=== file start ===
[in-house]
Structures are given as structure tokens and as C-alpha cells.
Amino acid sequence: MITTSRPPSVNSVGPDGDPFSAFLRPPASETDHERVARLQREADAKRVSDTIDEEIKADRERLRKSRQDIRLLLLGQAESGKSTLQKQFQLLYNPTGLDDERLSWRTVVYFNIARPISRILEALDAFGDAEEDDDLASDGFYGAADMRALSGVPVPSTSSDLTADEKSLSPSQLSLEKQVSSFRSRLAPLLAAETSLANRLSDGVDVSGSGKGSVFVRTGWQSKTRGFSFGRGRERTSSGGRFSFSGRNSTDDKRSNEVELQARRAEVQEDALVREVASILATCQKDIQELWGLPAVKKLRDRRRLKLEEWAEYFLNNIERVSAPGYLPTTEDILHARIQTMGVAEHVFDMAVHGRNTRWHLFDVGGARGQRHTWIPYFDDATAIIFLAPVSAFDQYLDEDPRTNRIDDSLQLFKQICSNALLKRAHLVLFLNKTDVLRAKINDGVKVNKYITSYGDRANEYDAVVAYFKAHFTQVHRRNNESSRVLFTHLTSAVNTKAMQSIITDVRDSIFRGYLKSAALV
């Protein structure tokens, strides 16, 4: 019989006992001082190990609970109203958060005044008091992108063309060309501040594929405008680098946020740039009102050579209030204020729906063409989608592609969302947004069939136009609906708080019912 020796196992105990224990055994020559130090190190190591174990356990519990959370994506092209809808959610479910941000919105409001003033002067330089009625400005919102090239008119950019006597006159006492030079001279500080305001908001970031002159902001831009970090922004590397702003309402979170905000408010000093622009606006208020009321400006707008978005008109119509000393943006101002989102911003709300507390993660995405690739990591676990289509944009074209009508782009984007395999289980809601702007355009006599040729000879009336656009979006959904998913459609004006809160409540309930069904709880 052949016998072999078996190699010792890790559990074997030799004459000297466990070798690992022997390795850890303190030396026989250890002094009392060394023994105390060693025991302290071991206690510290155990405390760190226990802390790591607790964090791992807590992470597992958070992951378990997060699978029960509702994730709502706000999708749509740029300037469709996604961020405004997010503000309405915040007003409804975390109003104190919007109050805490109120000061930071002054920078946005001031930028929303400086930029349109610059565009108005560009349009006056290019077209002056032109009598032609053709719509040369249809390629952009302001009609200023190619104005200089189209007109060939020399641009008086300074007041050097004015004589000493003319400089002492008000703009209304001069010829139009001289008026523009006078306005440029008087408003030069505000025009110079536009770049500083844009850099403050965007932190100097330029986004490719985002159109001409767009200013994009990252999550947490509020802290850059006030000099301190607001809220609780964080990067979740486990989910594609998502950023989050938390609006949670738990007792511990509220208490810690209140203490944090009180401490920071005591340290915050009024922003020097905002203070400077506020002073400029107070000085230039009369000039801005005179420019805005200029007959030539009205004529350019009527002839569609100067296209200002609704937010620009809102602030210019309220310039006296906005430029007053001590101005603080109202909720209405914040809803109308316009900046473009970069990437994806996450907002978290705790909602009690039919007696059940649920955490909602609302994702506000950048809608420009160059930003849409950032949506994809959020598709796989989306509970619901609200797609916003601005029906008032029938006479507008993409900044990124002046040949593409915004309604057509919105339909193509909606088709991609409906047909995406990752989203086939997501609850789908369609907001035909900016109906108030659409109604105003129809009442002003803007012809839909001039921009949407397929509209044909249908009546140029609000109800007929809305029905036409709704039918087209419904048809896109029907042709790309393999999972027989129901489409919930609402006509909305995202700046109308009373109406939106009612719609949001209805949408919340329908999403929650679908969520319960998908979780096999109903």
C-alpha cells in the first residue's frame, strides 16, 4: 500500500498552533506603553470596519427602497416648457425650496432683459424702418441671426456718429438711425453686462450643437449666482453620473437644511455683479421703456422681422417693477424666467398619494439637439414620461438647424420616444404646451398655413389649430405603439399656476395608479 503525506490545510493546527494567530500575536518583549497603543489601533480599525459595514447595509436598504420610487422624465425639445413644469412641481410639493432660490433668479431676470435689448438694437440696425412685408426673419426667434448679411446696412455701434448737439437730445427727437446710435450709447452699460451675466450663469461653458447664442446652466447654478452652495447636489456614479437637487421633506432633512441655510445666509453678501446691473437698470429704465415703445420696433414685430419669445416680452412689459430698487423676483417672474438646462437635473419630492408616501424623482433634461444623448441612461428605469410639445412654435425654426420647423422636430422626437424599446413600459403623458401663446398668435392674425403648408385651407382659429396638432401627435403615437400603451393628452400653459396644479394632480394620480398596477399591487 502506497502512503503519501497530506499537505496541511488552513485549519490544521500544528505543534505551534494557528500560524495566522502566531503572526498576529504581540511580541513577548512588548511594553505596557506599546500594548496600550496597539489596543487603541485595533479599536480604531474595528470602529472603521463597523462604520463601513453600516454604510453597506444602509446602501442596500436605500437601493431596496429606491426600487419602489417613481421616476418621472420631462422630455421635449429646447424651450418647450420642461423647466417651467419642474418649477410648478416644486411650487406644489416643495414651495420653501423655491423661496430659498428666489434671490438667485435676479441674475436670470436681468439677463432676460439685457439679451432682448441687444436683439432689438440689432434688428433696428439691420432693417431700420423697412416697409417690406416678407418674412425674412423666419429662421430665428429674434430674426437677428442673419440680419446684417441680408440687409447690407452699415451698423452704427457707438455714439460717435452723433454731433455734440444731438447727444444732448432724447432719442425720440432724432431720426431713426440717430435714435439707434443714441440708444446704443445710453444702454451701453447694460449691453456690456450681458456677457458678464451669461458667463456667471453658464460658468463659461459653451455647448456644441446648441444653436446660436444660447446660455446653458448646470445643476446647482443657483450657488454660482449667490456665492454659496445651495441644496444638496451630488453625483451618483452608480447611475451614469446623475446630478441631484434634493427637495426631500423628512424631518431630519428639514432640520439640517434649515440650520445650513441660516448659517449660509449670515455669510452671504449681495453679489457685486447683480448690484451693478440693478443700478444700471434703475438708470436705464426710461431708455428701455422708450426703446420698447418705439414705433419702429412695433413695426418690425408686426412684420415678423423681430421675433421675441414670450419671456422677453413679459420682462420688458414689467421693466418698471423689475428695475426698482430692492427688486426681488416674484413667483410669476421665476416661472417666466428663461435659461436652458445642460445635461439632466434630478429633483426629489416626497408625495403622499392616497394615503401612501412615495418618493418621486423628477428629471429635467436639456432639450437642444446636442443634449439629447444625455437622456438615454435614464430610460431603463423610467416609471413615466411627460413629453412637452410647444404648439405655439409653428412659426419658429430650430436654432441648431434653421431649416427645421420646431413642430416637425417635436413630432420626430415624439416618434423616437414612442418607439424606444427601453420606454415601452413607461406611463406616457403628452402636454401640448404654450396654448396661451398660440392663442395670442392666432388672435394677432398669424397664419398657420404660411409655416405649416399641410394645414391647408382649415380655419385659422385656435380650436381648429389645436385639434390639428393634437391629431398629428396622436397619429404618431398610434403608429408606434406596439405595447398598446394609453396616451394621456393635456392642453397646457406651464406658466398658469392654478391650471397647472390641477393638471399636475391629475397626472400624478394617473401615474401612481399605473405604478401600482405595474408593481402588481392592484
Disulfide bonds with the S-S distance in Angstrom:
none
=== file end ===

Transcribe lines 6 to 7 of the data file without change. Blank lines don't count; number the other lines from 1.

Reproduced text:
Disulfide bonds with the S-S distance in Angstrom:
none